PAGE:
There's been a lot of talk of downturns lately in Pricing and Revenue Management (PRM) circles. It was a major theme of the recent NAA Maximize conference and was also covered at NMHC OPTECH last week. While no one knows when the downturn is coming, everyone seems to agree that it's a good idea to plan for it. While occupancy and rent growth are still strong, the sheer length of the recovery since the last recession has everyone wondering how much longer this bull run can last.
Recent discussions got me remembering some things about the last recession. Many of you may know (and many may not) that the National Bureau of Economic Research (NBER) is the body that officially declares when recessions begin and end. According to them, the Great Recession began in December of 2007 and ended in June 2009, a whopping 19-month long period of economic decline.
The challenge with the NBER is that they typically don't declare a recession until a year or more past when it started (the NBER declared this last recession on December 1, 2008, which was almost exactly one year past when it started). That is useful for academics doing historical research but not of much use to business people trying to make decisions.
At the time, I was still responsible for pricing and revenue management at Archstone. I remember thinking that it would have been nice to know we were in a recession a year ago so we could have changed our strategy appropriately. 2007 had been such a great year that no one thought we were in trouble in the first half of 2008 (it wasn't until the Lehman collapse on September 15, 2008, that we realized we were in some deep trouble). Rents had been rising and occupancy was stable through the first half of 2008, so we were pretty comfortable (or so we thought).
Then it hit me: "I wonder what our PRM system was seeing." I knew that there was a key statistic, de-seasonal demand, that might shed some light on the economic conditions. For those not familiar with the term, de-seasonal demand is the algorithm's forecast of lease demand stripped of the seasonality at the time. The system (LRO in Archstone's case) calculated and updated this core statistic each week (LRO measures demand by week). The system had a full history of that calculation going back several years.
I pulled the appropriate data from the database (it's not available in the user interface, so it required a back-end query) and looked at de-seasonal demand from January 2006 all the way through December 2008—and there it was. De-seasonal demand grew throughout 2006-07, showing a peak and then a clear decline driven by the recession. And when was that peak? Right in December 2007—exactly when the NBER said the recession started.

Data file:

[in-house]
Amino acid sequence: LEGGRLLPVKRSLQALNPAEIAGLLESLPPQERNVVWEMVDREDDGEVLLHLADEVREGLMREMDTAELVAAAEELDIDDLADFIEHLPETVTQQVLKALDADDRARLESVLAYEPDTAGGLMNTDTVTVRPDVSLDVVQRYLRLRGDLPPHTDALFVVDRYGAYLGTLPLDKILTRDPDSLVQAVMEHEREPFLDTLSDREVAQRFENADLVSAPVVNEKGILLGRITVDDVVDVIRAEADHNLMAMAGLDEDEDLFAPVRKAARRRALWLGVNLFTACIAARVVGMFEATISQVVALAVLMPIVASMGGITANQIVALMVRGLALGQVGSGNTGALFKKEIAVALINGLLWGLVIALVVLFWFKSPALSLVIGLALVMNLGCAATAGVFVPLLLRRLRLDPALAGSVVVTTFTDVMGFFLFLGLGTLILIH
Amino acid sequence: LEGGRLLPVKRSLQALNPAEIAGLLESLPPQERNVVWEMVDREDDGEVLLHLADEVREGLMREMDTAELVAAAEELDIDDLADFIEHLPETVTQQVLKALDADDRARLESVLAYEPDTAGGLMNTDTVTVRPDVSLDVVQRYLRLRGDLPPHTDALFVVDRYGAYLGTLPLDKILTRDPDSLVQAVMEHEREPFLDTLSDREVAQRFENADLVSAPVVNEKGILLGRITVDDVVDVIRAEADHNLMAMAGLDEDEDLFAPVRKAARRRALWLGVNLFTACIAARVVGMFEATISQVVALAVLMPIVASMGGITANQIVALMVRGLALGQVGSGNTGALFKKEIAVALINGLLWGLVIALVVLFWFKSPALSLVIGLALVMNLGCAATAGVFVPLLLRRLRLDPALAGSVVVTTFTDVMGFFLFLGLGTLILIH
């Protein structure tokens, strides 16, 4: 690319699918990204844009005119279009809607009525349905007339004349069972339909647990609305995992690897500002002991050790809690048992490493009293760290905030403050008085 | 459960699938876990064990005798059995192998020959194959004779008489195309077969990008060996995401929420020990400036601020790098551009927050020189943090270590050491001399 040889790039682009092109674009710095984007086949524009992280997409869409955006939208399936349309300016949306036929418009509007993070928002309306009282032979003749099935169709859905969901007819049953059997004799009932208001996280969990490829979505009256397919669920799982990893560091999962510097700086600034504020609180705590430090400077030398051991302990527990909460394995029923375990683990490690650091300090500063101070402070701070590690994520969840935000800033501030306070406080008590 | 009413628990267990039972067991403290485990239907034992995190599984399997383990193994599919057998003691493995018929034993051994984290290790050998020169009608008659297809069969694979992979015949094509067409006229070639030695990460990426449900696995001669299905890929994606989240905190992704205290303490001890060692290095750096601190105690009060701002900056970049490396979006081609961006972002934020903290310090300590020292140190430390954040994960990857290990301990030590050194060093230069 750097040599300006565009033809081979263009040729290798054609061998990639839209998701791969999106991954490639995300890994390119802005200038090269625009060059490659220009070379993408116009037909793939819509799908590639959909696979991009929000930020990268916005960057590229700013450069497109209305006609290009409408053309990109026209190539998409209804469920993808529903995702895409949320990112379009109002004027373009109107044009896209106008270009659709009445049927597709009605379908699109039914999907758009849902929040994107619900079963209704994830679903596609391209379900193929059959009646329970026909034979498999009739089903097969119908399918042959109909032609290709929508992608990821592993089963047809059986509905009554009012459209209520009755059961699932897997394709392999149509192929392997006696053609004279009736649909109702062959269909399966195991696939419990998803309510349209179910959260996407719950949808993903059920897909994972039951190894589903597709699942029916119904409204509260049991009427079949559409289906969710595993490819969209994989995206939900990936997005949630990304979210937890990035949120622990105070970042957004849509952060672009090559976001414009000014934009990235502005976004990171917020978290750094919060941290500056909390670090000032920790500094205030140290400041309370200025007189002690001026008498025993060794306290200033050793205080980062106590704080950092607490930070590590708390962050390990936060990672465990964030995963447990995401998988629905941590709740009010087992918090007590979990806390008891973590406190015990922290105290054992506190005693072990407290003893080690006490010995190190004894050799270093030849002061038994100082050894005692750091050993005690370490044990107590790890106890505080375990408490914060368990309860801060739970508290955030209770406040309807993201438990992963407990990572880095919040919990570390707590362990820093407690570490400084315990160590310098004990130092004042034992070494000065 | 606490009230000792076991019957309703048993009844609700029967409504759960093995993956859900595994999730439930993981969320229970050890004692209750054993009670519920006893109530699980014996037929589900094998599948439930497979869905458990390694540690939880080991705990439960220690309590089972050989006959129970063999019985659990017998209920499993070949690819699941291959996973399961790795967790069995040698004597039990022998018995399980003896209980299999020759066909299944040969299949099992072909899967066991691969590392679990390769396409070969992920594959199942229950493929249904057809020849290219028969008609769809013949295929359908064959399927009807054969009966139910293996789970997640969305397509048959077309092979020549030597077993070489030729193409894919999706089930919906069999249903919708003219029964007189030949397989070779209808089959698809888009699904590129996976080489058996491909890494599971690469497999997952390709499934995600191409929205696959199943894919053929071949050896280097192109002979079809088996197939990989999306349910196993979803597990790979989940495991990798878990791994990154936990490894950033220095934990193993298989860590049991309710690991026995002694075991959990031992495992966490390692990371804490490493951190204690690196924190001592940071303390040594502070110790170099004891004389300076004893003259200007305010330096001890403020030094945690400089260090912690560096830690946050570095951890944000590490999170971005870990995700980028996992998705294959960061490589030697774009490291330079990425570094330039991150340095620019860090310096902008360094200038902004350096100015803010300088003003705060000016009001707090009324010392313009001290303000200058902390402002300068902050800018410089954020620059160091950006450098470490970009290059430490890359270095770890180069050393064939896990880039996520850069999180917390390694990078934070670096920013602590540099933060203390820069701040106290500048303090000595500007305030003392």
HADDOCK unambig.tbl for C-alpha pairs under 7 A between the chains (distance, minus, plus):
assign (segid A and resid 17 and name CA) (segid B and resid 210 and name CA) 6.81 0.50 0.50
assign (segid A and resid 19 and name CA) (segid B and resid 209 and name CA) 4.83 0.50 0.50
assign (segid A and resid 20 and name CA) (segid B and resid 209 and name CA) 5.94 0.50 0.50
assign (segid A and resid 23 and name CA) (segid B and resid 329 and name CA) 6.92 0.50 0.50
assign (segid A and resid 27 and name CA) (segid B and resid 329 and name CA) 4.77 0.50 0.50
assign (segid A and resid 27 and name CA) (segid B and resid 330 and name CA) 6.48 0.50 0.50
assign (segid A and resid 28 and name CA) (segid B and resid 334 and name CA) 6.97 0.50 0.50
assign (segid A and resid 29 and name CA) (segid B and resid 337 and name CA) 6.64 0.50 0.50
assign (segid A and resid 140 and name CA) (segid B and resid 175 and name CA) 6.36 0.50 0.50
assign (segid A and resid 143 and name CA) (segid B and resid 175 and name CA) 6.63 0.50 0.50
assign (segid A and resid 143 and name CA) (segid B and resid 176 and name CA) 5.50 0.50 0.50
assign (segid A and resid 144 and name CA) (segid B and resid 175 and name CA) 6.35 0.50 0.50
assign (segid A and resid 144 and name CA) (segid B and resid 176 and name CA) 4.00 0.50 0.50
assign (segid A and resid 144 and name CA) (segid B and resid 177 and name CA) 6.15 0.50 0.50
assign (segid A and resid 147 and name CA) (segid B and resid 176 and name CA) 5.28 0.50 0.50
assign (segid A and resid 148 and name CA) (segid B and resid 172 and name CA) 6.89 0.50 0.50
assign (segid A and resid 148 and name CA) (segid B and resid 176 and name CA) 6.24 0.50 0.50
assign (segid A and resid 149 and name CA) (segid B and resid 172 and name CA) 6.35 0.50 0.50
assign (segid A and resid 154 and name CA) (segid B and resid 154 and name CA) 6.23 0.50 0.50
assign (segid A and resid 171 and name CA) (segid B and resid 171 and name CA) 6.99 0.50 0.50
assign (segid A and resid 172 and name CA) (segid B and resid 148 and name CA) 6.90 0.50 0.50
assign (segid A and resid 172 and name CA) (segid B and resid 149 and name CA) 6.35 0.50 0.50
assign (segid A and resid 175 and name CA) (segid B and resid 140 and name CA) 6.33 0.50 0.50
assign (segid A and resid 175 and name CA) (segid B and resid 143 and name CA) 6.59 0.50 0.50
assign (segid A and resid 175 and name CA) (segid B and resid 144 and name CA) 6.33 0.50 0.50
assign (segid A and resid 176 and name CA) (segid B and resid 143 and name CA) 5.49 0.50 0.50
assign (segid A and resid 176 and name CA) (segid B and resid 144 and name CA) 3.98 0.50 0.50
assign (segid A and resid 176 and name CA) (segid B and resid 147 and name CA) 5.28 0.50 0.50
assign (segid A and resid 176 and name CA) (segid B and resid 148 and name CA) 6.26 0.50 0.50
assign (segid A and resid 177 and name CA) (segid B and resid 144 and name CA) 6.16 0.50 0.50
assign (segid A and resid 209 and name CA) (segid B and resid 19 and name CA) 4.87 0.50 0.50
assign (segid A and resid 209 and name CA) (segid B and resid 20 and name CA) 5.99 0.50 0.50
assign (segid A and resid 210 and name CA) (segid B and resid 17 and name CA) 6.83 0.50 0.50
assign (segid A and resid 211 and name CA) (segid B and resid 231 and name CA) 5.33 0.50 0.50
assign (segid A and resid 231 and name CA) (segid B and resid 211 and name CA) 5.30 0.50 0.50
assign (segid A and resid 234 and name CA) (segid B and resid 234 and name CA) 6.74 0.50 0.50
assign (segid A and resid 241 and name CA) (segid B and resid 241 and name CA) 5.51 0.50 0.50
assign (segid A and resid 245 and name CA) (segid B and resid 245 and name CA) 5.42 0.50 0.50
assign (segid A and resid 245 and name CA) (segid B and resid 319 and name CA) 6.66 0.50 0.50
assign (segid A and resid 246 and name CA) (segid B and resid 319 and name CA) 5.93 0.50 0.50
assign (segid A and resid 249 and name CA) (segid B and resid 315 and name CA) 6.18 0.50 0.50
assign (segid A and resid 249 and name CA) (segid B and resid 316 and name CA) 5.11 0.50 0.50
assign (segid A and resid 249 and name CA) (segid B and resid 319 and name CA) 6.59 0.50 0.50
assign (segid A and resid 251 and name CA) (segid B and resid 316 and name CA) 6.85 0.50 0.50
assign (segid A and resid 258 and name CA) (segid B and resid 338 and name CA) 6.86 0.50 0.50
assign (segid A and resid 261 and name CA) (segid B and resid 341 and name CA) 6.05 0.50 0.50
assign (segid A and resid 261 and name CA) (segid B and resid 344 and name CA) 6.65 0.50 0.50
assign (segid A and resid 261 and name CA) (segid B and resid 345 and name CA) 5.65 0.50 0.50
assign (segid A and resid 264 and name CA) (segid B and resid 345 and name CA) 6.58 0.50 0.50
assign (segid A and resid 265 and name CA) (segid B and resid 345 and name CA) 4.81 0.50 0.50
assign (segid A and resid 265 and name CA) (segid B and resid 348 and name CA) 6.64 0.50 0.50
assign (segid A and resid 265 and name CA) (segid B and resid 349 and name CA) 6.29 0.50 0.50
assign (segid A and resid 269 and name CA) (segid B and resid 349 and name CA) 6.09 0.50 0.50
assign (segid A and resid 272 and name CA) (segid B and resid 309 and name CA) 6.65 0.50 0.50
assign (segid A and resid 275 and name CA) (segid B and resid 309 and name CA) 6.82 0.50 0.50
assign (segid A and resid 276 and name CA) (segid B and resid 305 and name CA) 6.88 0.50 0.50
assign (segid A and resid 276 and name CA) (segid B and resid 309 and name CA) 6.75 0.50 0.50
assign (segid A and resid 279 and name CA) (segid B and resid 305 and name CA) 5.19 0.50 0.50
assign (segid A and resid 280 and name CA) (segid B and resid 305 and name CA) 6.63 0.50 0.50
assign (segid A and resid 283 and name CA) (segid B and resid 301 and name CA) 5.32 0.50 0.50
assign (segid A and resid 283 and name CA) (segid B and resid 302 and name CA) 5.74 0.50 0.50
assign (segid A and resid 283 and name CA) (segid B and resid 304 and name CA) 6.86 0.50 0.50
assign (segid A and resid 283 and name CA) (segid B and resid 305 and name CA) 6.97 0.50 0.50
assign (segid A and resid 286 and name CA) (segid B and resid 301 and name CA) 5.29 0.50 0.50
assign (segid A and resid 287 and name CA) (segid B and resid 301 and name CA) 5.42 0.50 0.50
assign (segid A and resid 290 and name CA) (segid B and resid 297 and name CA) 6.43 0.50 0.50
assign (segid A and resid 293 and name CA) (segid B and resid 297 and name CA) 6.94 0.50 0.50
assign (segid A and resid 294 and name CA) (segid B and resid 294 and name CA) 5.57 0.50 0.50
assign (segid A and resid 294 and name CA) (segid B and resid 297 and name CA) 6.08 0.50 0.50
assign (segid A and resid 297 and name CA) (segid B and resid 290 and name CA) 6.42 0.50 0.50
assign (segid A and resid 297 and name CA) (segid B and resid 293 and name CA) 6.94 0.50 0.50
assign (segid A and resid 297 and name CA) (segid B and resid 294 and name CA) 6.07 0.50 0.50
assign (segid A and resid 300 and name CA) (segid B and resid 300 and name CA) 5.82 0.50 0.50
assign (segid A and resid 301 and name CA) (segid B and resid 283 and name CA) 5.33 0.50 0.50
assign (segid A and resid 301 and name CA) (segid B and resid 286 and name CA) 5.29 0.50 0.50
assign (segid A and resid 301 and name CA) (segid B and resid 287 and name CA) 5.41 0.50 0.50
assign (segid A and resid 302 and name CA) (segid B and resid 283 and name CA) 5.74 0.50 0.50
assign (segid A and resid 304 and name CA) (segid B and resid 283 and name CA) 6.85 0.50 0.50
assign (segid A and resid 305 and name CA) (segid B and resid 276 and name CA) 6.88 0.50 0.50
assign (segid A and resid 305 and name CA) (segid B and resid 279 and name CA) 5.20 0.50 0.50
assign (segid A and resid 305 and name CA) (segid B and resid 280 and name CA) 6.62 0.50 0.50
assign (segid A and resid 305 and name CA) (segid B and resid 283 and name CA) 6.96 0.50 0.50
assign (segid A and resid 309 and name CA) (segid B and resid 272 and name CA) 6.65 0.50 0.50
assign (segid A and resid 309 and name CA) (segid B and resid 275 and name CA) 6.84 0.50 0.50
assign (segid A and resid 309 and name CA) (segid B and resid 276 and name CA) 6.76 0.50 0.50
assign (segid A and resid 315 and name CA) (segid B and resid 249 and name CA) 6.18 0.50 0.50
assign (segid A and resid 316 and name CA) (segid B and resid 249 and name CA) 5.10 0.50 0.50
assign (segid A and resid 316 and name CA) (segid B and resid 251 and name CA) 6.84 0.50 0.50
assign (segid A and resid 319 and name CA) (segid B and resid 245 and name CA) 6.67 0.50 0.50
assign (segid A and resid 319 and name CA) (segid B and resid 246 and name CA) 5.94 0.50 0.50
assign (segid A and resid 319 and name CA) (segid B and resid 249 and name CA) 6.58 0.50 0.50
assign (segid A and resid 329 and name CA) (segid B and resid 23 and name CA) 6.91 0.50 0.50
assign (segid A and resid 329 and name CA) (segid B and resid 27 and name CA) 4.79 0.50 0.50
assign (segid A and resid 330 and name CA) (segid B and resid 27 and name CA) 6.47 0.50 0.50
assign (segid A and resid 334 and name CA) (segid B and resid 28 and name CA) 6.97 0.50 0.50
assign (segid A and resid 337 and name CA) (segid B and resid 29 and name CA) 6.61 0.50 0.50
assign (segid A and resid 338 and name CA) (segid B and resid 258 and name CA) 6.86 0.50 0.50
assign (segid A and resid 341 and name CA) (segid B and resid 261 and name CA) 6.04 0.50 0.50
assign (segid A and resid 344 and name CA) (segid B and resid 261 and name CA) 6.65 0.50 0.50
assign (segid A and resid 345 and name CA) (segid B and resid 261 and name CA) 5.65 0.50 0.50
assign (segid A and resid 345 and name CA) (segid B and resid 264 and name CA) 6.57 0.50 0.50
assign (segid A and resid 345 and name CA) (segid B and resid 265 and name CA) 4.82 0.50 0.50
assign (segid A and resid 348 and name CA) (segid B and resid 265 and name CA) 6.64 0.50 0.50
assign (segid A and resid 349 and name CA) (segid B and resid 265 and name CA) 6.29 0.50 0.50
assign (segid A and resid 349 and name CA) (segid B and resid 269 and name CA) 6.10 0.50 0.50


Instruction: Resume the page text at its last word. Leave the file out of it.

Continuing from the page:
I was a bit blown away. We might have been thinking things were fine in the first half of 2008, but LRO recognized it. Sure, rents were rising in the first half of 2008; but that was due to seasonality, not market strength. And with LRO, they weren't increasing as aggressively as they would have since the software was seeing the slow decline characteristic of the early part of that recession. It was reacting to changing cyclical market conditions that we humans were not yet able to detect!
There are several potential morals to this story. One is that if you’ve got the right pricing (and other) software in place, you don't need to recognize immediately when the downturn comes. The software will do it for you! Another is to understand the difference between "signal" and "noise" in your forecast analytics. It would be easy to mistake a seasonal rise for stronger underlying demand, but a revenue manager who understands the components of a forecast may be well-placed to call the next downturn.
 LRO is a registered trademark owned by Realpage, Inc. Realpage has nothing to do with this blog; the narrative and opinions in this blog are those of the author and have no relation with, nor endorsement from, Realpage.